Lim Soon Heng (above) and his brother Soon Leng grew up in their grandfather's house in Kampong Radin Mas from the time they were little.  Their grandfather Lim Keng Cheow had come to Singapore from Amoy, China in the early 20th century looking for work and found his niche supplying coolies for the Singapore Harbour Board (now Port of Singapore Authority or PSA).  The elder Lim's house was one of the few Chinese homes in the kampong, where he lived with his wife Tan Swee Lian.  The couple adopted six children, including the mother and the father of the two Lim brothers.  Soon Heng, the older of the two brothers by six years, was born in 1944.  There are five other siblings:  Ah Swee, Kim Swee, Gek, Soon Hock and Soon Huat.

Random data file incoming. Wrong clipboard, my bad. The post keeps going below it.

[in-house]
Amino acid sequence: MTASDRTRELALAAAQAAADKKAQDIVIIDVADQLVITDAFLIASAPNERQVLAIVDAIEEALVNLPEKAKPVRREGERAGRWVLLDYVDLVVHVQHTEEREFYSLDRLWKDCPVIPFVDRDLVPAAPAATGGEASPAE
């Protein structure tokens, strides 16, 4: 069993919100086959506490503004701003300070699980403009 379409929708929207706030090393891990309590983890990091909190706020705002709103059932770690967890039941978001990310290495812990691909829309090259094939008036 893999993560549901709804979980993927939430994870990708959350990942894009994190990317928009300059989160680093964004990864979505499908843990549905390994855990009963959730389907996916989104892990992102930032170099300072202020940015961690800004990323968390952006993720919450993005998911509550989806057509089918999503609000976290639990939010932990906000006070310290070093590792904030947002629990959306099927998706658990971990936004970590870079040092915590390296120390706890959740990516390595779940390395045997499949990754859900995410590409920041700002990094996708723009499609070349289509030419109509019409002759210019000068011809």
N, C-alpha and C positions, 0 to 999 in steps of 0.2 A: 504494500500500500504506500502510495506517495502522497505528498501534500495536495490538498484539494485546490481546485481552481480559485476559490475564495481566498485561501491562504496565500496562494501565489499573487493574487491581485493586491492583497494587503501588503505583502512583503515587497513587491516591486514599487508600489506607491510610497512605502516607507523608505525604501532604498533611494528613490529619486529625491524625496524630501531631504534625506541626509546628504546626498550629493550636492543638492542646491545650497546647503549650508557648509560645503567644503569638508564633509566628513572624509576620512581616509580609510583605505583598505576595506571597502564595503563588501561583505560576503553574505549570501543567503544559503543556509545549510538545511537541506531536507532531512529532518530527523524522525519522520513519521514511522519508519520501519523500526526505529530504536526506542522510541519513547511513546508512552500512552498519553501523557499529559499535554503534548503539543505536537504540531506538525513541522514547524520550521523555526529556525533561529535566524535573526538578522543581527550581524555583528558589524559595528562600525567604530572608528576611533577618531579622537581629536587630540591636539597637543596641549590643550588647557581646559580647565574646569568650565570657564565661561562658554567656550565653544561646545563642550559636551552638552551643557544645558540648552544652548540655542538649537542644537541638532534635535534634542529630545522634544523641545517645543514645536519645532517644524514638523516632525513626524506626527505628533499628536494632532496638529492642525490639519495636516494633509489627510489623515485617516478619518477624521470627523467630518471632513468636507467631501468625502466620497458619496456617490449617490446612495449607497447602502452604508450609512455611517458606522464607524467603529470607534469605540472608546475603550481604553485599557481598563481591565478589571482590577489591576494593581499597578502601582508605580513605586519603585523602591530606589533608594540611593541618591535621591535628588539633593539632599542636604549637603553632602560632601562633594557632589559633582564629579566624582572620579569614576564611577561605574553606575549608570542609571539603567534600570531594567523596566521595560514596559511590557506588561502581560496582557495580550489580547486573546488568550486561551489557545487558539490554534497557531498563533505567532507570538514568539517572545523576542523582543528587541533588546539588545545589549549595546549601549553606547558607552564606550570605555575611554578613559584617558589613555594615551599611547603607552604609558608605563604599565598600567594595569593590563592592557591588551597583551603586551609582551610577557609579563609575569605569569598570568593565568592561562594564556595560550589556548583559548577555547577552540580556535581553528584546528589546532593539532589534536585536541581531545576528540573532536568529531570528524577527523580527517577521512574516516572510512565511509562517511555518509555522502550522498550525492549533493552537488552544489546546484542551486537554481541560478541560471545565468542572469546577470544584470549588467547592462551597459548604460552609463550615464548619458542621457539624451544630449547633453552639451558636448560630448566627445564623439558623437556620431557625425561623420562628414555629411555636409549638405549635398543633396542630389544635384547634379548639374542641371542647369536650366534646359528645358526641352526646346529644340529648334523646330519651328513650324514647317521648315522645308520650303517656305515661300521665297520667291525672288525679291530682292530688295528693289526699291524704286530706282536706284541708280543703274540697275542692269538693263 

Soon Heng's earliest and most enduring memory of life is the kampong is that of his father Lim Seng Chiang working very hard.  A serang (junior supervisor) at the Singapore Harbour Board, he worked three shifts a day on most days including Sundays.  Said Soon Heng, "At daybreak my father would already be riding on his trusty bicycle to Gate 5 for the first shift at 6.30am.  At 11.30am he would head home with a food container of food rice provided free by his employer, this helped to supplement the family's meals.  After his meal and a short break, he would be off again to work at 1pm for the second shift.  His day did not end with the setting sun, as he often worked the third shift loading and unloading cargo."